9. Wrong - gram for gram, IPTFAs are about ten times as bad for cardiovascular health as a typical mix of saturated fatty acids. So even a small reduction in IPTFA intake produces greater benefit than over-concentration on saturated. Moreover the reductions in IPTFAs can be achieved by regulation with no detriment to consumer enjoyment of food, while much of the saturated fat comes in foods we enjoy, like butter, cheese, meat, and eggs, and do not want to give up.

General: Lansley is constantly quoting average intake figures but what mattters, as recently highlighted by NICE, is that specific groups and individuals are exposed to levels of IPTFAs much higher than the average. These IPTFAs come mainly from imported products, and from 'hidden' hydrogenated oil in bakery products, take-aways, restaurants, canteens etc, where there is no labelling requirement for hydrogenated oil. The most effective, efficient way to deal with this problem is to set a maximum level of IPTFAs as a % of the fat content in any foodstuff.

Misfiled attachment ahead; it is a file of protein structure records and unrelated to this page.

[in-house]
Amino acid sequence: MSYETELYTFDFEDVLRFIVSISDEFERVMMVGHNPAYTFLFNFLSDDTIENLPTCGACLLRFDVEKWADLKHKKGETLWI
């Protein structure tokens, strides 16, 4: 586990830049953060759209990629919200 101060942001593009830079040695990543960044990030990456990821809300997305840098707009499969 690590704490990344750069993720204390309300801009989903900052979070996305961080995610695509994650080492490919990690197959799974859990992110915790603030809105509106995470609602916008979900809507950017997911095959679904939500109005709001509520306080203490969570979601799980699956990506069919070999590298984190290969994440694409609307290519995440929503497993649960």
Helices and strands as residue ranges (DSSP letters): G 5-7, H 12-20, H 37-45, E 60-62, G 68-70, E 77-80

Also see the Daily Mail article of 1 July 2010: They kill 7,000 people a year, but trans fats won't be banned.

What now?

A few important points about this letter:

Further questions

tfX has now put additional questions to Andrew Lansley and we await his response ...

1. Trans fat levels in the British diet clearly have reduced as a result of voluntary action by the British food industry. However there are still products on the market which are made using partially hydrogenated oils with high levels of Industrially Produced Trans Fatty Acids (IPTFSs). Some culinary ingredients aimed at the catering sector also comprise, in all or part, partially hydrogenated oils, also high in IPTFAs. Furthermore some products are imported into the UK which contain high proportions of partially hydrogenated oils, with high levels of IPTFA. Such products are clearly injurious to health.